If racism is to be effectively challenged within educational establishments the following seven key areas and subsequent key questions should be considered;

  • School Ethos and Teacher Attitude
  • Does your school have a clear Anti-Racism policy known to all?
  • Does it place particular emphasis on eradicating racism and racist attitudes?
  • Does it indicate clearly how racist incidents will be tackled and provide a mechanism which allows pupils to come forward and discuss such incidents in confidence?
  • Is there a framework for reporting, logging and monitoring racist incidents?
  • Does the school development plan include annual equality audits to ensure that both multi-cultural and anti-racist educational approaches are being implemented within the school curriculum, policies and procedures?
  • Does your school promote positive images of, and responses to, all cultures and communities in our diverse society?

The Curriculum

  • Do you review and monitor your teaching to ensure an effective anti-racist curriculum?
  • Have you selected appropriate teaching and learning methods for promoting equality and combating racism?
  • Have stereotyped assumptions been identified and addressed in the curriculum and assessment procedures?
  • Is assessment of bilingual pupils appropriate, fair and accurate?

Bilingualism/Multilingualism and English as an Additional Language

  • Is information concerning pupils’ language background identified, recorded and disseminated?
  • To what extent are these judgements of intellectual ability based on attainment in English language?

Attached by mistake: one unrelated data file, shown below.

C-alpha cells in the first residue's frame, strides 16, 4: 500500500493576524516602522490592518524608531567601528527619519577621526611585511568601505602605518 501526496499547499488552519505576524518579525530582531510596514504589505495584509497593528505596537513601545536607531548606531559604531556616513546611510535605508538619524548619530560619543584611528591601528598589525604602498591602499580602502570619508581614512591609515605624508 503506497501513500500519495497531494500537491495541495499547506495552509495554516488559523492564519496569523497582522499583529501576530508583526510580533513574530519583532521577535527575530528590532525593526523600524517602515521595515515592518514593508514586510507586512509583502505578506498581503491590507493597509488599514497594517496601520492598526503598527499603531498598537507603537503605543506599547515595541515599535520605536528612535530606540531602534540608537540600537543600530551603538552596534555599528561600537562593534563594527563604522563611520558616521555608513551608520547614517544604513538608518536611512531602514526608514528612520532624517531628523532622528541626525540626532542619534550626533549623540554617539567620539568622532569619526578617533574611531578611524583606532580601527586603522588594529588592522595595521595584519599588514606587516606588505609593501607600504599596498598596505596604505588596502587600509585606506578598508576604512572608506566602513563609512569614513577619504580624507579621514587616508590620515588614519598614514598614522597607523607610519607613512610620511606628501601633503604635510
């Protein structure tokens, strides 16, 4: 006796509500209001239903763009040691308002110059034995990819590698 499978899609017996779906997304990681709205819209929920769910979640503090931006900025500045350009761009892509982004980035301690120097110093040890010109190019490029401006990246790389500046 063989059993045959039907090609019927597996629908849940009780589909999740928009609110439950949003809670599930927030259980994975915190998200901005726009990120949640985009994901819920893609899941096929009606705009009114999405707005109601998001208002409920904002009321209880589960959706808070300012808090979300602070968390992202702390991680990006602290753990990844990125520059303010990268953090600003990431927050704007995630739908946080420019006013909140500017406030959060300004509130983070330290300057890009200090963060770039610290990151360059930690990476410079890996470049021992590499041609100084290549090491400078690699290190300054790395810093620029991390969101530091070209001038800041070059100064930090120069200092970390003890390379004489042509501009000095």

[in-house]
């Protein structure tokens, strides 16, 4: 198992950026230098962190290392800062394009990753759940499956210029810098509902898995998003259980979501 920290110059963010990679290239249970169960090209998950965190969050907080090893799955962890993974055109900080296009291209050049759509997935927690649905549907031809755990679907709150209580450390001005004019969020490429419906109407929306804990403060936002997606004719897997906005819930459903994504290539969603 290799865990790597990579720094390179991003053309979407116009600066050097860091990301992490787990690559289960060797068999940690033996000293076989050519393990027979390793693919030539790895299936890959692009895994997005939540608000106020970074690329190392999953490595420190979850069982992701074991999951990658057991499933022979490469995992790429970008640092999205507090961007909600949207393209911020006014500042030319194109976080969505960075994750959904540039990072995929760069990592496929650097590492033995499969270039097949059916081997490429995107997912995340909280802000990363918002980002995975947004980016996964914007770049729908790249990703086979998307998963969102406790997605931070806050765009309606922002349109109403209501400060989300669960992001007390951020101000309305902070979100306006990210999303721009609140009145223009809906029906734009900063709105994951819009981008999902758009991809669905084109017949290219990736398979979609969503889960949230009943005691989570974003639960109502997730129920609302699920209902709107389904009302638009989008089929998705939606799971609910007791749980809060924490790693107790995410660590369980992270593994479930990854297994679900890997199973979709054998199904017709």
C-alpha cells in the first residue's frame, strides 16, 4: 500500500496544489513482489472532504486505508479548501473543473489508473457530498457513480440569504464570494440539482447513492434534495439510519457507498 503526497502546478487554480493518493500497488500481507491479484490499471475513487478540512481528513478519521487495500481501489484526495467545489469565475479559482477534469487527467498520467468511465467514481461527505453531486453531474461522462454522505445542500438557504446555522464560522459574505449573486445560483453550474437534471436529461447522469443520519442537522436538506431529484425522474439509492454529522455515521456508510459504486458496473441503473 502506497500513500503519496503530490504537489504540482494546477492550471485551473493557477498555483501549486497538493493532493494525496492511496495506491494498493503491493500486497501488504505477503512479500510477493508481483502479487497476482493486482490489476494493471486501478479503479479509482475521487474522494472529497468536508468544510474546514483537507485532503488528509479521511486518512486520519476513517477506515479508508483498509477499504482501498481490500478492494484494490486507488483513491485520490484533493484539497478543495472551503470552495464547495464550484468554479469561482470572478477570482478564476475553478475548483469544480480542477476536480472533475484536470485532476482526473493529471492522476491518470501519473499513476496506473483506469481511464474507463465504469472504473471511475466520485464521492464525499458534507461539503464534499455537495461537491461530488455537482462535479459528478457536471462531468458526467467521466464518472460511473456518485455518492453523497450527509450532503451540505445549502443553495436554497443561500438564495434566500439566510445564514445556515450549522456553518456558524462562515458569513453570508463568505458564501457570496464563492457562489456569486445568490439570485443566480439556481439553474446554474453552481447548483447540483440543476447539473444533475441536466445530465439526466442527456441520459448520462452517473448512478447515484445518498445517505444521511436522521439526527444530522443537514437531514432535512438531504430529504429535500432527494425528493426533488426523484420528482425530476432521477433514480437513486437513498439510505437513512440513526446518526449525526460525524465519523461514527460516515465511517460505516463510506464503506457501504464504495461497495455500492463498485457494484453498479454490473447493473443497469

• Are EAL teachers and bilingual support staff deployed to enable collaboration and cooperation?
  • Are bilingualism and biculturalism presented as having positive advantages for both the individual and the school?
  • Is the expertise of the EAL specialist utilised in all areas of the curriculum?
  • Does the language policy recognise and promote the cognitive and academic benefits of bilingualism?

Partnership with Parents and Community

  • Are strategies in place in the school to ensure that all parents, regardless of linguistic, cultural or social background, are actively encouraged to participate in the life of the school?
  • Do the school’s practices and policies demonstrate clearly that it values all its pupils and acknowledges their home culture?
  • Does the image projected by the school appropriately reflect the cultural diversity of Scottish society?
  • Does your staff know how to access local interpreting and translation services?
  • Are parents informed of the availability of interpreting and translation services?

Teacher Continuing Professional Development

  • Has a senior member of staff been designated and trained as a co-ordinator of anti-racist/multi-cultural education and is this function regularly carried out within the establishment?
  • Does your staff development programme provide the opportunity for all staff to become involved in developing anti-racist strategies?
  • Are all school staff trained in reporting and dealing with racist incidents?
  • Are parents in general and the Parent Council fully informed of staff development activities in this area?
  • Is the equality dimension a recognised aspect of all staff development activities?

Leadership and Management

  • Are all school evaluations e.g. target setting, discipline and exclusions monitored within the context of the Anti-Racist policy?
  • Are procedures in place which encourage applications from minority ethnic and bilingual candidates?
  • Adapted from ‘Educating for Anti-Racism’ (GTCS).

[Top of page]